On highway 271 driving out of town: Little Cypress Creek, followed by Lilly Creek; then Dahlia Road, and Oppossum Road. It would have been lovely, I thought, were I not passing them at the wheel of a diesel-belching one-ton beast spewing "100 times more sooty particles than gasoline engines," as the American Lung Association site reveals.

A trailer with a view.

April 1, Naples, Texas (49 miles, rodeo arena.)

Big leaps.

March 31, Gilmer.

Maybe because he turned one Nicolas has started to talk a lot more for the last few days, new sounds come out of his mouth every day and there is no shutting him up. He's started to turn into a little boy right in front of our eyes, too, leaps so big we can almost see them happening.

Tuesday, April 01, 2008

And all the presents.


March 31, Gilmer.

Nicolas' first birthday today. The route said Happy Birthday Nicolas Rios!
Sheyla and Alain are leaving and just drove up from the last location with the Nissan so that they could say goodbye to everyone in the circus and we could open Nicolas' presents, we forgot yesterday (and there wouldn't have been time anyway.)
It's official, at 4:15 in the afternoon Nicolas turned ONE.
The road over was lovely, we took country roads winding through northeast Texas country, dogwoods in bloom, ranch homes, small towns nestled among tall pine trees, and more green of all possible shades.
We crossed Gilmer and passed some beautiful homes; on the lot a surprise, the circus arranged to play in the civic center instead of the adjacent field for we are expecting more rain. We're parked right next to a Super Wal-mart too, the answer to circus people's dreams. But the show had to be shortened down to an hour and a half as no aerial act could be performed in the center's theater. I took pictures thinking the setting would be better but was disappointed; the light was terrible, there was no way to walk around to find the best angles. Fridman's act was the only one to an advantage; there was only one spotlight falling at the center of the stage and it fell right on him, illuminating his act to near-perfection.

The birthday boy.
Alain, Sheyla and Friedman.

Peanut's first.

March 30, E. Tawakoni.

Don Sandro and dona Maigo came up from Dallas and showed up at our door, together with Sheyla, who is parked far away, arms full of presents and food, for Nicolas' first birthday. We had to move out of the field onto the same parking lot after the last show, and so the party had to wait, too (although it was a party just having the trailer full of people, and the cooking, and the gossiping,) and Peanut was a little tired when it finally started. We sang happy birthday, first in Spanish, then in English, and then in French, I singing alone and completely off key, and took the pictures with the cake and its 1 candle and then he was off to bed for he's used to falling asleep by nine o'clock. He was out in no time.
Jorge and Carmen Rosales and their four sons came by, and there were Pedro, Alain, Sheyla and Friedman, and us, and the party went on until late. Sheyla cooked (arroz con pollo and papas a la huancaina, Peruvian dishes, my favorite) and Sandro and Maigo brought the cake so I didn't have to do anything; there wouldn't have been a party without them.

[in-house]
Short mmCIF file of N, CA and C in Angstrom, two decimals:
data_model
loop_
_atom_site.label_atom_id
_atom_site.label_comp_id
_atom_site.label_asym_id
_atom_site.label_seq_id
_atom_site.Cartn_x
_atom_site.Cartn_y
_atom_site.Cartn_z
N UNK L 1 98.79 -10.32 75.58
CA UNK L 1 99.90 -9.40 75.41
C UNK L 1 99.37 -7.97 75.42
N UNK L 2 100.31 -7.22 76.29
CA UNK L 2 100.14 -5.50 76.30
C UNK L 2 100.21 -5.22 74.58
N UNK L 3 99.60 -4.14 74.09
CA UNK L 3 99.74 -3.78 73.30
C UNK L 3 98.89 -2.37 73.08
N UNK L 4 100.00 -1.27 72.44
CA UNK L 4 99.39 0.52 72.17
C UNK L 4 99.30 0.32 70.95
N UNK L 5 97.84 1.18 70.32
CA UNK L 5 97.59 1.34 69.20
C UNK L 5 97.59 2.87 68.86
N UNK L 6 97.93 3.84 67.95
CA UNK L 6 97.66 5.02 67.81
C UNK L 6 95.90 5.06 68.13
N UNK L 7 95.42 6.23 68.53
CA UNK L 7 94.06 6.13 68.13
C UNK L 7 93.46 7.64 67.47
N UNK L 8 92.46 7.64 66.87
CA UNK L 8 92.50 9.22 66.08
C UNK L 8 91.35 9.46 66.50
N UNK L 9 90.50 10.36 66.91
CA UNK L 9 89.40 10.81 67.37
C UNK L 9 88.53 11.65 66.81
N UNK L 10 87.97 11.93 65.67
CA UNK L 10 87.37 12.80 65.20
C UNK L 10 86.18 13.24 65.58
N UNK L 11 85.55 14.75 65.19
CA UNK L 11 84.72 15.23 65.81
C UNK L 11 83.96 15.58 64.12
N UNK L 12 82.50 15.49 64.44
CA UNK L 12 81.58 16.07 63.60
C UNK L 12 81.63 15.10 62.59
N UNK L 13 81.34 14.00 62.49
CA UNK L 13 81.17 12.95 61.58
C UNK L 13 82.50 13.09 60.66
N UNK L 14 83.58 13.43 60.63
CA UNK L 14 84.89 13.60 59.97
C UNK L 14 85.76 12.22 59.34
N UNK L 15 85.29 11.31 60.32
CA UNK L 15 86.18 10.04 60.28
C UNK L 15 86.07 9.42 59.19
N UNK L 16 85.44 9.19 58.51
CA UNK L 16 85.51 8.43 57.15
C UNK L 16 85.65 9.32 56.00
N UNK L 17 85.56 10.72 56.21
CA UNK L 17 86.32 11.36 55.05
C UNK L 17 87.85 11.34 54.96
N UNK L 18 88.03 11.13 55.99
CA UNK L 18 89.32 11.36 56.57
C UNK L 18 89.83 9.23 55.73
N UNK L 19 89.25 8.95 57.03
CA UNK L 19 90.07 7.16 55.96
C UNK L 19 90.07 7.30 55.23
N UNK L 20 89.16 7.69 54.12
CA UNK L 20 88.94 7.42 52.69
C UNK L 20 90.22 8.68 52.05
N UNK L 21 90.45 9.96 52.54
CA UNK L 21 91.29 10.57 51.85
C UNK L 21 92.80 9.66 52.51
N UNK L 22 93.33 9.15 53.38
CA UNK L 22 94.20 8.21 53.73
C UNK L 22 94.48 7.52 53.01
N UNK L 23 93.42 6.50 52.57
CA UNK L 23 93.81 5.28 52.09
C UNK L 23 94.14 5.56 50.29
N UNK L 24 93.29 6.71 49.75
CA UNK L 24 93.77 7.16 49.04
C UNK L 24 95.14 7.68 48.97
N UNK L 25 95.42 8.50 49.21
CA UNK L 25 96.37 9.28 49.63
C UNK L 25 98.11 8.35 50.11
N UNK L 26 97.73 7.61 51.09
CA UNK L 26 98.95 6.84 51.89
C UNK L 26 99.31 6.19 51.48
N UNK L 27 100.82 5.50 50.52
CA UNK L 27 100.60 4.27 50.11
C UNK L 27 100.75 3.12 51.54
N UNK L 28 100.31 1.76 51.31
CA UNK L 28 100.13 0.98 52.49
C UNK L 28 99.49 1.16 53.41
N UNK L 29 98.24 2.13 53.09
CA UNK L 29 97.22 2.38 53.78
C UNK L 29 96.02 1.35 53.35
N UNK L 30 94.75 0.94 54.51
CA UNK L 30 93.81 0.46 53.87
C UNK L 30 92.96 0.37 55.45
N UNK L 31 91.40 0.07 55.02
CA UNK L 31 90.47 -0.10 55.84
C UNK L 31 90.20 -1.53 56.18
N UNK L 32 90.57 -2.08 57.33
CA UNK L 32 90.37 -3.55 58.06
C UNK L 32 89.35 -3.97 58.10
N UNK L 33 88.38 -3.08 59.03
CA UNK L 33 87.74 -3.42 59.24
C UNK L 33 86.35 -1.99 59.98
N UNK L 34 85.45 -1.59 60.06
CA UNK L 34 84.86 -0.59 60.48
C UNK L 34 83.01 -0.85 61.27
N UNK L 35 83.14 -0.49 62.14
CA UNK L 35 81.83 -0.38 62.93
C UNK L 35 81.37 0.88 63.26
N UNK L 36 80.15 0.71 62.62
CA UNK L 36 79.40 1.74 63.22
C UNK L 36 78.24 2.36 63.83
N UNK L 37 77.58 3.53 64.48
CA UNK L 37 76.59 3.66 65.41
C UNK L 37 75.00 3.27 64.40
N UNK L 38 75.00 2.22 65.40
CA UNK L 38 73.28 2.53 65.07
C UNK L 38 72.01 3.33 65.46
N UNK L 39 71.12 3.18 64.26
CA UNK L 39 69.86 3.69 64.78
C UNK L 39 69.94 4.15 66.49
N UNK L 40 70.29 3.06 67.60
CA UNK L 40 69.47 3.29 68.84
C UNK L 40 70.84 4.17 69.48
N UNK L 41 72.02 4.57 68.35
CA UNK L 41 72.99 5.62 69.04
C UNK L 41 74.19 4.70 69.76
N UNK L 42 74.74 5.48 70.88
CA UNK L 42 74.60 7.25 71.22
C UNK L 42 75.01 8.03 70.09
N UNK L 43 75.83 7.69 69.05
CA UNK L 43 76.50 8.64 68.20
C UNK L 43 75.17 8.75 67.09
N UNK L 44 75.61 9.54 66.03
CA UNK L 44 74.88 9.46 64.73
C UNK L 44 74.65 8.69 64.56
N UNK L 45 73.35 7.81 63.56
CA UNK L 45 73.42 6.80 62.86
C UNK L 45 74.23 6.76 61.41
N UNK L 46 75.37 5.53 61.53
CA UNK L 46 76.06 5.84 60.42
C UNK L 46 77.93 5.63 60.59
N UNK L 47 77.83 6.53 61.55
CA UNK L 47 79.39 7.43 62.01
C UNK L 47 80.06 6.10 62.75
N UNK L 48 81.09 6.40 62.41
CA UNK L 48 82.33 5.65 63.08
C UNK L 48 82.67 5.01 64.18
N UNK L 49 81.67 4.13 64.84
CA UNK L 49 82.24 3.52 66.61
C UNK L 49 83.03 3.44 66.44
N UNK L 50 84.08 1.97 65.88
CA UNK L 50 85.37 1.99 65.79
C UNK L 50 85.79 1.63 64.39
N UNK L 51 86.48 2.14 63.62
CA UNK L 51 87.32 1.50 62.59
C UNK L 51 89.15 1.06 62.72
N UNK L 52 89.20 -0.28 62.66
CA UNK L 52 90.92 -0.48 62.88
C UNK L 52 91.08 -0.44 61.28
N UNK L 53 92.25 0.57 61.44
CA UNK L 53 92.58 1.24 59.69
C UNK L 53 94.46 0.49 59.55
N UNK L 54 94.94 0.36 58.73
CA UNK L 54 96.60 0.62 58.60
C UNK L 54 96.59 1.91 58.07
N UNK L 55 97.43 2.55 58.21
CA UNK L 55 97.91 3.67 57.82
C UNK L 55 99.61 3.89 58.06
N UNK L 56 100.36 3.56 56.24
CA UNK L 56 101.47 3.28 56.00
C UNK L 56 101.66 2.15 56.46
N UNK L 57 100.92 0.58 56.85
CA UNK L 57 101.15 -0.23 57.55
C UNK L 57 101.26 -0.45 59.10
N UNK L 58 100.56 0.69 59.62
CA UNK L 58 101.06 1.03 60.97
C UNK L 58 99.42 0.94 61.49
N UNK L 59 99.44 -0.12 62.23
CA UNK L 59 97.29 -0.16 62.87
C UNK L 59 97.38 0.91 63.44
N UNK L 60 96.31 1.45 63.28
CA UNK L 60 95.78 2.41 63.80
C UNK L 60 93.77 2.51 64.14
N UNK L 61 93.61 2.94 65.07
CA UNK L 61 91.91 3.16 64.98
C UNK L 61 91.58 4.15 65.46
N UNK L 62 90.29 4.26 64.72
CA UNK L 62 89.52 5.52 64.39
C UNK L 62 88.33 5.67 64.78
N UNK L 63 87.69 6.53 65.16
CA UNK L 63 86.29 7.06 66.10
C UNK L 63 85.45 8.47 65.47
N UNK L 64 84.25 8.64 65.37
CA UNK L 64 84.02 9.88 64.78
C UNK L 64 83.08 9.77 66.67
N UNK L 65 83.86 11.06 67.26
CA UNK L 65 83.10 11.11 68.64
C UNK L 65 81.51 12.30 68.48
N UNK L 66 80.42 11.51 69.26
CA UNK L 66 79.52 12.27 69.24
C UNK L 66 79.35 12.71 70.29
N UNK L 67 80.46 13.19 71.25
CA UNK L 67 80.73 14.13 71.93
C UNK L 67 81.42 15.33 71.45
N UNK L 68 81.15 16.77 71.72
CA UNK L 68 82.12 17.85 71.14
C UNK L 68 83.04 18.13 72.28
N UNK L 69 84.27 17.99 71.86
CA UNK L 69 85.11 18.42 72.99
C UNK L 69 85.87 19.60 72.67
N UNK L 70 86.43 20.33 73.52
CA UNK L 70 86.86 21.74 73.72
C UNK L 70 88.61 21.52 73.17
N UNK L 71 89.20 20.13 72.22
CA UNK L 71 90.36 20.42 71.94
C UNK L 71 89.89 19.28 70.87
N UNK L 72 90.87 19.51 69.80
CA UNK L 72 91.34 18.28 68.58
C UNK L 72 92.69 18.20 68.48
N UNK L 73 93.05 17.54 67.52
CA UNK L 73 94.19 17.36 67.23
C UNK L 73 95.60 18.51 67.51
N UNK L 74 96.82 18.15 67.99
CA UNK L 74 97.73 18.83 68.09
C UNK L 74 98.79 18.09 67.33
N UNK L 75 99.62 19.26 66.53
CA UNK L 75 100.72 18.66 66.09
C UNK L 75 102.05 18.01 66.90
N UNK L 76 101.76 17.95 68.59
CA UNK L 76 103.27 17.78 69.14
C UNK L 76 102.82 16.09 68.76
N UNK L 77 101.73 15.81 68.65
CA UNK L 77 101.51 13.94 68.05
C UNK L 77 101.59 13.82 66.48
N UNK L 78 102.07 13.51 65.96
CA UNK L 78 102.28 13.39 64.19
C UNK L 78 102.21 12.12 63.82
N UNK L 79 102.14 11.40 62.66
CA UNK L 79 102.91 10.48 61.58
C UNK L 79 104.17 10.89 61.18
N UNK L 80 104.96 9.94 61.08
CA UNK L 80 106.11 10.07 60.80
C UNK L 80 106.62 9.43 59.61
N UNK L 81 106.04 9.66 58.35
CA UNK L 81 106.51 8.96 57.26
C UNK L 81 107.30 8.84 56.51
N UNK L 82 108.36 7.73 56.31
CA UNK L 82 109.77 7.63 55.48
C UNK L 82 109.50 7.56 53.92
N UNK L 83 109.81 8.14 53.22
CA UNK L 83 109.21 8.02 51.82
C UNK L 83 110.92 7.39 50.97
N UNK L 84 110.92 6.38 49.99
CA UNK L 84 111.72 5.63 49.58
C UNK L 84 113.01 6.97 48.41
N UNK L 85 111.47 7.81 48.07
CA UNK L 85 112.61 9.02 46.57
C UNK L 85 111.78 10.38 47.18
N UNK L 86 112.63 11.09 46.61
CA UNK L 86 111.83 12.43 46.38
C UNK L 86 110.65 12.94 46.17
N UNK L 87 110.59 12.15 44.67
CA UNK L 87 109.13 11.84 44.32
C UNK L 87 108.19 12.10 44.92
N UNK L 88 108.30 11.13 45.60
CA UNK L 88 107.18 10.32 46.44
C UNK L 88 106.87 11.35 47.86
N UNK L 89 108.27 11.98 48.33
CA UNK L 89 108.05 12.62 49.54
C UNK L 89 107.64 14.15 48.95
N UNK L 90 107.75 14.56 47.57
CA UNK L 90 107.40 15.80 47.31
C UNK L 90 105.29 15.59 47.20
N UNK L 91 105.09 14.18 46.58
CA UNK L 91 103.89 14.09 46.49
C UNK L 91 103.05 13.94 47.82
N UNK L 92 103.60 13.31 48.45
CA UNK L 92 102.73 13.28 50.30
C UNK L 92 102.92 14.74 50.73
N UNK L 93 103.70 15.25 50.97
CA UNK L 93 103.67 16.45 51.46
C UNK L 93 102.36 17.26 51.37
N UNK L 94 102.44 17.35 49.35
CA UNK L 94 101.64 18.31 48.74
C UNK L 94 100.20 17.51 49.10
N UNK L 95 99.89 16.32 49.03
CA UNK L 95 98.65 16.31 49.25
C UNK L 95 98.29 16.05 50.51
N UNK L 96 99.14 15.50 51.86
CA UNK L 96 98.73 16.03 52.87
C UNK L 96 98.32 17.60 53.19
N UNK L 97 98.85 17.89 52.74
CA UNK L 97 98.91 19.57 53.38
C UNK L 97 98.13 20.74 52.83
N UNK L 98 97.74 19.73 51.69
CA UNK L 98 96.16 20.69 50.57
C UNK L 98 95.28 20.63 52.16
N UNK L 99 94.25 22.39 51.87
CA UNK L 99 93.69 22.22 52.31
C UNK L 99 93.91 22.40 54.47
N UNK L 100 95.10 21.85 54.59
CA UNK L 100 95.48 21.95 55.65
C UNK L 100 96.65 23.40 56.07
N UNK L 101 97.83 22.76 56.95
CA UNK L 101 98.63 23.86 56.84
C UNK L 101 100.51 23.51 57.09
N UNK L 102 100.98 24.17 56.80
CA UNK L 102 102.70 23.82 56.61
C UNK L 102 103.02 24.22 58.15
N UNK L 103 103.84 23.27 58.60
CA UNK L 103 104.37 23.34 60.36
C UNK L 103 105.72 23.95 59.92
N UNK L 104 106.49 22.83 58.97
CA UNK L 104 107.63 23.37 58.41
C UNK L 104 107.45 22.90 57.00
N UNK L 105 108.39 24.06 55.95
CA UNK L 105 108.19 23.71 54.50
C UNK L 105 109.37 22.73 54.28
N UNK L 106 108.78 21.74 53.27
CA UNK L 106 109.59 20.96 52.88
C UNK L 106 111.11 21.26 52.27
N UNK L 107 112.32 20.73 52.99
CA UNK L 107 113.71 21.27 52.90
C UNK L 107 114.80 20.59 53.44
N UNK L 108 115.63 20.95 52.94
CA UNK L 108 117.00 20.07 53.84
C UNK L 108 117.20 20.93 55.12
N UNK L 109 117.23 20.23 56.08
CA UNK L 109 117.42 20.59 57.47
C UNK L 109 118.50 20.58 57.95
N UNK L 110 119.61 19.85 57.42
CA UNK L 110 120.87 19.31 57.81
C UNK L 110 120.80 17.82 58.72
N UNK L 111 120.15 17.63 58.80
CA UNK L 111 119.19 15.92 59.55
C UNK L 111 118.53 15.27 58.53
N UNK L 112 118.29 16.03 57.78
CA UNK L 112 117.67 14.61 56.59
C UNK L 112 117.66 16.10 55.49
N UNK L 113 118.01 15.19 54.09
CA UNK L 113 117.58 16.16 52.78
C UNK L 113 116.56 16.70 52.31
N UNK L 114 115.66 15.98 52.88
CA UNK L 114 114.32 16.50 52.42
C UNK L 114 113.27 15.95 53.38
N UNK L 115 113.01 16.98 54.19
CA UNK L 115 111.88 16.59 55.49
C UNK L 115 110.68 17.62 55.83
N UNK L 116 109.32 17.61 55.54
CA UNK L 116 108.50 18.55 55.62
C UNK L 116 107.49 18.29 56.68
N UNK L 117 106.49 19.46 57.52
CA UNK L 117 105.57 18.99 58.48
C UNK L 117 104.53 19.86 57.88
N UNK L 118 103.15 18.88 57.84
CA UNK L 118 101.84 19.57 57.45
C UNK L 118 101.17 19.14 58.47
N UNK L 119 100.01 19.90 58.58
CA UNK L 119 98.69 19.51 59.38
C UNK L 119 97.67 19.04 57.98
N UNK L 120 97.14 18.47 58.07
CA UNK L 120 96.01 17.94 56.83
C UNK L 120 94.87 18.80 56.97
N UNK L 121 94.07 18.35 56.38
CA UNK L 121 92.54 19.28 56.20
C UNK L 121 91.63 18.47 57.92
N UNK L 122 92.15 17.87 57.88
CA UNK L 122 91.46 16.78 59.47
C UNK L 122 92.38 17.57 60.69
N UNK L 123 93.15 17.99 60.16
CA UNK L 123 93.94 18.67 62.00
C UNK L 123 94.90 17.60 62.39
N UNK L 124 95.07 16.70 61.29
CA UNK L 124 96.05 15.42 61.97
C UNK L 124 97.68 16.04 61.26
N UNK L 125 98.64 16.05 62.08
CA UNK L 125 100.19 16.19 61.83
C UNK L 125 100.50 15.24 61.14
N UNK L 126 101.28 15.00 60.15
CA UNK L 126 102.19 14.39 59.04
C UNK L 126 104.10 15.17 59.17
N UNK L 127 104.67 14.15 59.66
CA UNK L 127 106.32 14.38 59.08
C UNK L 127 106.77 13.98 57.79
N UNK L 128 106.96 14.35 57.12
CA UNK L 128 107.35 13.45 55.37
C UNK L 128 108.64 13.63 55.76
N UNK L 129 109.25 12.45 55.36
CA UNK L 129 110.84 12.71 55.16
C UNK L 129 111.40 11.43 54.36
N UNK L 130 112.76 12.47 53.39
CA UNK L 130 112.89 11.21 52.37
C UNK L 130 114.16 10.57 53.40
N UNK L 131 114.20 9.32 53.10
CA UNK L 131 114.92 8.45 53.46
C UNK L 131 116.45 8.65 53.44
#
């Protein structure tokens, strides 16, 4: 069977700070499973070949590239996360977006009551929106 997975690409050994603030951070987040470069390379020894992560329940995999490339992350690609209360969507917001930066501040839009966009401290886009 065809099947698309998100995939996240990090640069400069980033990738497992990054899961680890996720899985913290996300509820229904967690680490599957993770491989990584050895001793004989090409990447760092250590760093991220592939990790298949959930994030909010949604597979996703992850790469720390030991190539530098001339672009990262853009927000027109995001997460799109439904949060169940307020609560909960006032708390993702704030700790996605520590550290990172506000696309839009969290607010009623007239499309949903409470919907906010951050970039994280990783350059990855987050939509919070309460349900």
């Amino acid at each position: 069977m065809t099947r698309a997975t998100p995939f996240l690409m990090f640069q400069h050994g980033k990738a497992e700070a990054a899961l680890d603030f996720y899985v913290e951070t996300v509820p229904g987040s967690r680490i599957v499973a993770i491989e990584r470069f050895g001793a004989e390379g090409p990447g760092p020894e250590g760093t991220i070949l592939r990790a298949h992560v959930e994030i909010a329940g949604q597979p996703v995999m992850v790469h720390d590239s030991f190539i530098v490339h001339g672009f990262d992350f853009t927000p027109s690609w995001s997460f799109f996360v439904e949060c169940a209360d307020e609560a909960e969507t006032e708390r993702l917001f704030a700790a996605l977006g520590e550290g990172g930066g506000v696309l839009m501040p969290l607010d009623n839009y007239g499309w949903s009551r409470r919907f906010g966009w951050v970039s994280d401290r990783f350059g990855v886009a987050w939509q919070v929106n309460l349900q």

March 30, E. Tawakoni.

On the route this morning, "Happy Birthday to Benjamin Sarmiento!"
A couple of days ago it was Natalia Fusco's, also on the route. I like that they do this.

What a mess.

March 30, East Tawakoni, Texas (33 miles, city property next to TJ's store.)
This time it was a big mess, and this circus unequivocally earned the name on this blog. The tent ripped off last night as it was taken down. Exiting the lot this morning a big rainstorm hit right as the circus was getting ready to leave, complete with hail (we decided to wait it out.) The tractor trailer that hauls the cook house not only got stuck in the mud yesterday but wouldn't start this morning. And then the lot today is one more grassy field, like the rest of the area it got drenched just before the circus arrived, saturating it further on top of all the rain it got in the last two weeks. When we got here, last as usual, nobody was parked on the field but a couple of semi trailers, the rest off to the parking lot of the store next door, as only needed vehicles were directed onto the field; each truck had left a deep dark earth furrow in its wake. Performers, of course, have to run in and out of the tent repeatedly, so here we are, securely deep in spongy muddy grass.
The crew repaired the tent in no time, but the mess getting out and in was such that it is 2:30 PM and the big top only now is up and ready; Fridman just got back from helping out. People lined up the field to watch the whole odysseus unfold, as they would a football game; in the end the show was delayed but will go on. The cook house is nowhere in sight; management ordered pizza for everyone.

The tent is patched with the same fabric it is made of, using heat to glue it together.
From left, Refugio and Benjamin work patching up the tent.